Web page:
The state fish of New York (and 9 other states). Perhaps the most sought after fish in the Adirondacks due to its elusiveness and beauty. If you have ever caught one, they are a thrill and an absolute gem to the eye. In my experience, no other fish that you try to catch feels like you are hunting with a fishing rod and line. They are tricky, and thus a true challenge. It sure is a splendid feeling catching one.
With that said, the majestic Brook Trout is the appropriate species to kick off the first species account in what will become a series for the Adirondack Almanack.
Brook Trout (Salvelinus fontinalis), Latin for “spring” is not a trout at all, it is “troutlike” and actually a char. Chars include Dolly Varden, Bull and Lake Trout. These trout are specialized to live in freezing temperatures. Brook trout is a highly sought after game fish especially in the northeast because it lives in pristine water. In the 1800s and early 1900s, people from cities such as New York and Boston would travel by train to the mountains of the Adirondacks to hook one of these beauties.
Range & Life History
The brook trout expands all of the northeast, down through Appalachian and even south to northern Georgia, and west to the Great Lakes. Biologists have identified two unique traits in genetics- a northern and southern strain- the boundary was identified to be in southwest Virginia. The southern strain has much less genetic diversity than our northern trout, leaving it more susceptible to perturbations. Trout typically live to ten or even up to 24 years.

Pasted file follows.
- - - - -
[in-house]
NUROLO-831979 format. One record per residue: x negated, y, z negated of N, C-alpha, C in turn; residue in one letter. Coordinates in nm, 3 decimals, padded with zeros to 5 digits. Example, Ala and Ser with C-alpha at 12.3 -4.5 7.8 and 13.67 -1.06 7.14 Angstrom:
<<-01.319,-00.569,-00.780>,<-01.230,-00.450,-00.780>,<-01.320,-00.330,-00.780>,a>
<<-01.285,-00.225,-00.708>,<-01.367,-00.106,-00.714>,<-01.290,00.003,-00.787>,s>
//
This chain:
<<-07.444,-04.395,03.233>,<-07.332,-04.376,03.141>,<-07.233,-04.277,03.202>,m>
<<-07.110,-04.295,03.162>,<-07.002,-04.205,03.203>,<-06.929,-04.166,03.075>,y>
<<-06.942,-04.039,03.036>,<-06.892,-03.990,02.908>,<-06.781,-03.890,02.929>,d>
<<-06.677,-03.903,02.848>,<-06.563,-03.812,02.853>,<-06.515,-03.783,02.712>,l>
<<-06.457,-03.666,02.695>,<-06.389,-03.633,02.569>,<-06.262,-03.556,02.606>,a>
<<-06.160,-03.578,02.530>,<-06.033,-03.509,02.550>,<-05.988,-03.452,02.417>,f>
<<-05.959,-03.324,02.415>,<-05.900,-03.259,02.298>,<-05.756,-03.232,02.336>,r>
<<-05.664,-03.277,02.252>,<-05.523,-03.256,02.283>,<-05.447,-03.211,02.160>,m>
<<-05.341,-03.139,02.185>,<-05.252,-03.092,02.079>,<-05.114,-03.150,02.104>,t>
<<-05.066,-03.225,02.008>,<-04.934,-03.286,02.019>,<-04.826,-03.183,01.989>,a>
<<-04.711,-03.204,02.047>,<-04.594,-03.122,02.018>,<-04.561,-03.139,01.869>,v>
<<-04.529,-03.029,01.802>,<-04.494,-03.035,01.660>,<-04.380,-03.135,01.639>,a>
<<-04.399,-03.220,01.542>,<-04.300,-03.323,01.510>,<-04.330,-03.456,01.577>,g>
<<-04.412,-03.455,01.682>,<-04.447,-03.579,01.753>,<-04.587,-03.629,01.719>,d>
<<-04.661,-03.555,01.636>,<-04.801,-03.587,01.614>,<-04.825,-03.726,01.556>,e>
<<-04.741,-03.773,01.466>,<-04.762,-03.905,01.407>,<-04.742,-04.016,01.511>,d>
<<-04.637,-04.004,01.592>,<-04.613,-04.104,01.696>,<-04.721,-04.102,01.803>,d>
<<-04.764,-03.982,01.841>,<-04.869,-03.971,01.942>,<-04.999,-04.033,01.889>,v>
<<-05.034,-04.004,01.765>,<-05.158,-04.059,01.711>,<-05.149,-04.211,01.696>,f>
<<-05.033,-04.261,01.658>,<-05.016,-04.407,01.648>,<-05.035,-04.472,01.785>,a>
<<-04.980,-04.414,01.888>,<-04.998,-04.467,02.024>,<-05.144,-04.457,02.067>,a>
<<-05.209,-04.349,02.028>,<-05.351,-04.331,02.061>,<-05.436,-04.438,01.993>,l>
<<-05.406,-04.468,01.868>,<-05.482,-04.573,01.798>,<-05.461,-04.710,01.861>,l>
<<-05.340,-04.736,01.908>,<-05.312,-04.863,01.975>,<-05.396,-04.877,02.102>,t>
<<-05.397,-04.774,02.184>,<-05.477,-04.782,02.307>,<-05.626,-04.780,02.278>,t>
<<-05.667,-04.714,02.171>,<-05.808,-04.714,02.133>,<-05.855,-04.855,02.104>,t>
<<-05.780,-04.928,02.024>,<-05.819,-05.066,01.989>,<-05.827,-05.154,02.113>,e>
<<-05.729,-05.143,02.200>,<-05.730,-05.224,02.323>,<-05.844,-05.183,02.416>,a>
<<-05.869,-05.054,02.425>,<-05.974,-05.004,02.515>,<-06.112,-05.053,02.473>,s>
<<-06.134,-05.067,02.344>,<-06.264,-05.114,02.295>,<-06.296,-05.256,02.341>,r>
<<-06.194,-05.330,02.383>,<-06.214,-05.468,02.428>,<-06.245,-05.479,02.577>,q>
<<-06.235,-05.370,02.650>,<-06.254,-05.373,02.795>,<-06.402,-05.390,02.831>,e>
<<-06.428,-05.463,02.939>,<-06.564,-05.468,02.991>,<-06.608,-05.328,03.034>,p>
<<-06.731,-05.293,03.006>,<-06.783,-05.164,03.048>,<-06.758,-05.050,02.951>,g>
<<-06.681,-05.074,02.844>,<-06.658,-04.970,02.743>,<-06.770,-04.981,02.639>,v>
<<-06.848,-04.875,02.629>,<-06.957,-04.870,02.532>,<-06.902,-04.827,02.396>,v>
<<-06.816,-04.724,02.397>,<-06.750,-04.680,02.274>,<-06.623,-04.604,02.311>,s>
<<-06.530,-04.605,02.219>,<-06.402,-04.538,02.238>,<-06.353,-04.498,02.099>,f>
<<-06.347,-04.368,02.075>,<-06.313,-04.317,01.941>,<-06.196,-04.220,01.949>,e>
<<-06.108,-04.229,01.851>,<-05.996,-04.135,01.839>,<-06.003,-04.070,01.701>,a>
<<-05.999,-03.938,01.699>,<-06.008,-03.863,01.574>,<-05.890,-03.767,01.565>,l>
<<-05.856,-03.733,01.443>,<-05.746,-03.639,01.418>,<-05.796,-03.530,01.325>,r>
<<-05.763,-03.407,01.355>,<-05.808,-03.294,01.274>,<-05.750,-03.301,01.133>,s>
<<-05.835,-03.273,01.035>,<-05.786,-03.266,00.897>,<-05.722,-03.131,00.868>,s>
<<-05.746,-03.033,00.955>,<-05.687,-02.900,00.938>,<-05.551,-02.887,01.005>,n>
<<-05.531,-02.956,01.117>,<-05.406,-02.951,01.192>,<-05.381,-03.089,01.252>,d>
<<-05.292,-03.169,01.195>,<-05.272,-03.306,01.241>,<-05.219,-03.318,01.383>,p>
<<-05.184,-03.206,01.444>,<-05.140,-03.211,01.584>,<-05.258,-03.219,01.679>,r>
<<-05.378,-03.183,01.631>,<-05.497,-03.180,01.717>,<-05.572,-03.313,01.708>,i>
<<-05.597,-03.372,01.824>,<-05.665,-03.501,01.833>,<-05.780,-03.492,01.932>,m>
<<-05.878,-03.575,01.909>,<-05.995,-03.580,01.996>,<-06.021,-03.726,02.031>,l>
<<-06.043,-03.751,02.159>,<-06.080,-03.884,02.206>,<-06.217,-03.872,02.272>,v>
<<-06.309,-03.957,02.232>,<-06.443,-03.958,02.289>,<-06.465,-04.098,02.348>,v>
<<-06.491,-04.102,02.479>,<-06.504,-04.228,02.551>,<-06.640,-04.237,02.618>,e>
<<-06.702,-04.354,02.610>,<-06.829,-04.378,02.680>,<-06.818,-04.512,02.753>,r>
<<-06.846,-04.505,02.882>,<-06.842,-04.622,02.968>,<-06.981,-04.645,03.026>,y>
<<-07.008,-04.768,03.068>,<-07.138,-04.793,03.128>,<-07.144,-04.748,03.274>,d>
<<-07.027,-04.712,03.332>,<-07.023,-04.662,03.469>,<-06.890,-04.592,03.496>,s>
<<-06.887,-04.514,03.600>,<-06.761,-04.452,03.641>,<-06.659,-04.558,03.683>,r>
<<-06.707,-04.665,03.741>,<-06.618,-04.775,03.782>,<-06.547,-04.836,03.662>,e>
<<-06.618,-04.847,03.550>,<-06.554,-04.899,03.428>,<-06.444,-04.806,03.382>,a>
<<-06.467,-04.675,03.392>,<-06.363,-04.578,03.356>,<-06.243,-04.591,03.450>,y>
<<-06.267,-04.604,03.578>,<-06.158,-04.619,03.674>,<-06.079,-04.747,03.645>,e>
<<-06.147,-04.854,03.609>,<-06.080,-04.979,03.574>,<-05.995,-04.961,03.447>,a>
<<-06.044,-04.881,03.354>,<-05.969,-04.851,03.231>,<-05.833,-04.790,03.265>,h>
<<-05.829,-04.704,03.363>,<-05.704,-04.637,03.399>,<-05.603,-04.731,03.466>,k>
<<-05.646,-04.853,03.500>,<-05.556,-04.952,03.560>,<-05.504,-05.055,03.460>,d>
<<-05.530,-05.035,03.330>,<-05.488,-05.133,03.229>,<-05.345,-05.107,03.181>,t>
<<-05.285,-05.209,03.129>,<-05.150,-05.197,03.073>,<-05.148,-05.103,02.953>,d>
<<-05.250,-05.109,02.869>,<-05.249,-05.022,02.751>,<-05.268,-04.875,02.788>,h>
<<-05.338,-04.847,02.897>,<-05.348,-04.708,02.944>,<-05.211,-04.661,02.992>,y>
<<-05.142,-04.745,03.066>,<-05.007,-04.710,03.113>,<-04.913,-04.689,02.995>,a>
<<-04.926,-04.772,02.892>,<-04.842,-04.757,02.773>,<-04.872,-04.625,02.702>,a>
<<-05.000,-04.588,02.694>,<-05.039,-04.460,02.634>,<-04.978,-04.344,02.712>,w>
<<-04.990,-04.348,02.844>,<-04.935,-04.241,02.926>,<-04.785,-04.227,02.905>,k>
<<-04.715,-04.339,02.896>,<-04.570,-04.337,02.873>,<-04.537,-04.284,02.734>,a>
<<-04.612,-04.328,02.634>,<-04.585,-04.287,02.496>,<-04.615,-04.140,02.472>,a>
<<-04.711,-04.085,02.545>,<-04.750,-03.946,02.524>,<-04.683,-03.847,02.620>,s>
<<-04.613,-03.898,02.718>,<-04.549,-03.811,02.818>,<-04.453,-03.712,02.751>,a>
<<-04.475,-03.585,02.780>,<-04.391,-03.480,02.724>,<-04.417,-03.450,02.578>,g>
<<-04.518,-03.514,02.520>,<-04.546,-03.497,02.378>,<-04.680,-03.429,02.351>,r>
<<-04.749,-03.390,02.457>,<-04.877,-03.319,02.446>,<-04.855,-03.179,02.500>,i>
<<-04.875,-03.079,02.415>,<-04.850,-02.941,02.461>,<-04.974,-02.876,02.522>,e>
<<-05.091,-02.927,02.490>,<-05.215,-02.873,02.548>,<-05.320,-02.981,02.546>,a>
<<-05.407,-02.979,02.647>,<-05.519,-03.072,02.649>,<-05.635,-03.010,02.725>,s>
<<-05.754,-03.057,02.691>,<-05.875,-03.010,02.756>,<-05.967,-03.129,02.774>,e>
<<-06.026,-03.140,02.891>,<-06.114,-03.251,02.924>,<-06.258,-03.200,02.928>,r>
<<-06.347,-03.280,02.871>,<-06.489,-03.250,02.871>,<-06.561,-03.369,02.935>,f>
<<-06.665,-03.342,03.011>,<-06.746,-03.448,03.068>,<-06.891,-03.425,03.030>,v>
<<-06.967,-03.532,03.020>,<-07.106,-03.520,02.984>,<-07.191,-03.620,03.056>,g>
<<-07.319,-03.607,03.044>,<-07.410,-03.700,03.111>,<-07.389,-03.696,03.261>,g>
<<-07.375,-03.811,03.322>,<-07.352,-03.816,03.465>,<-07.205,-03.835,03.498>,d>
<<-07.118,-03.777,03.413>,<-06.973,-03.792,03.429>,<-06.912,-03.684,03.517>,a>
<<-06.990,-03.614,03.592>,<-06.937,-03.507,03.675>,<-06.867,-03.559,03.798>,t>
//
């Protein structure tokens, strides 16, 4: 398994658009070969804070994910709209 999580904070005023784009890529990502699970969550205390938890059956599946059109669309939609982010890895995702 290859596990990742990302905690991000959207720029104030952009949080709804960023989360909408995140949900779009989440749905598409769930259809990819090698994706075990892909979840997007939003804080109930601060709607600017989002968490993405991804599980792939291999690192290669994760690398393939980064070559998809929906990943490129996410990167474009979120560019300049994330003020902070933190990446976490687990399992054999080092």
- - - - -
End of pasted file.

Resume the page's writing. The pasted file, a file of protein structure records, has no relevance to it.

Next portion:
The brook trout inhabit large lakes and tiny mountain streams- but they require cold, clean, high oxygenated water. They prefer temperatures between 34-72F degrees, however, they are more. They are also sensitive to acidity. They prefer a narrow range of pH levels (5.0-7.5) but lower and higher are possible.
Reproduction occurs in the fall when water temperature reaches low 50s. Courtship begins with the males attempting to drive females to a suitable gravel spot, imitating spawning behavior. Receptive female digs a redd. While the female prepares the redd the male darts back and forth rubbing the females’ fins. The male will fend off other males in the process. Once spawning is finished the female will fan her tail covering the eggs.
These fish typically feed on aquatic insects such as caddisflies, stoneflies, and mayflies. They will eat the occasional terrestrial insect if the opportunity is present. They are also known for cannibalistic behavior, eating their eggs and fry.
As a fisherman I can tell you that I have seen them feed on crayfish and leeches. In streams, minnows and creek chub eggs during the spring.
Current status in the Adirondacks is considered good. Many brook trout died off in the Adirondacks due to acid rain. Not until the Clean Air Act of 1970 and intense stocking regimes by the state did the trout bounce back. Although sedimentation, salinization, and habitat destruction is always a threat.
- The largest brookie caught in the Dacks was 5lbs 14oz
- Splake and tiger trout are hybrids of brook trout. Splake is a mix between lake trout and a brook trout. A tiger trout is a Brown trout mixed with a brook trout.
Stay tuned for more Adirondack Species Accounts in the future. I hope to write about new scientific findings from state and federal agencies on current findings and health of species in the Adirondacks.
Photos provided by Ken Johnston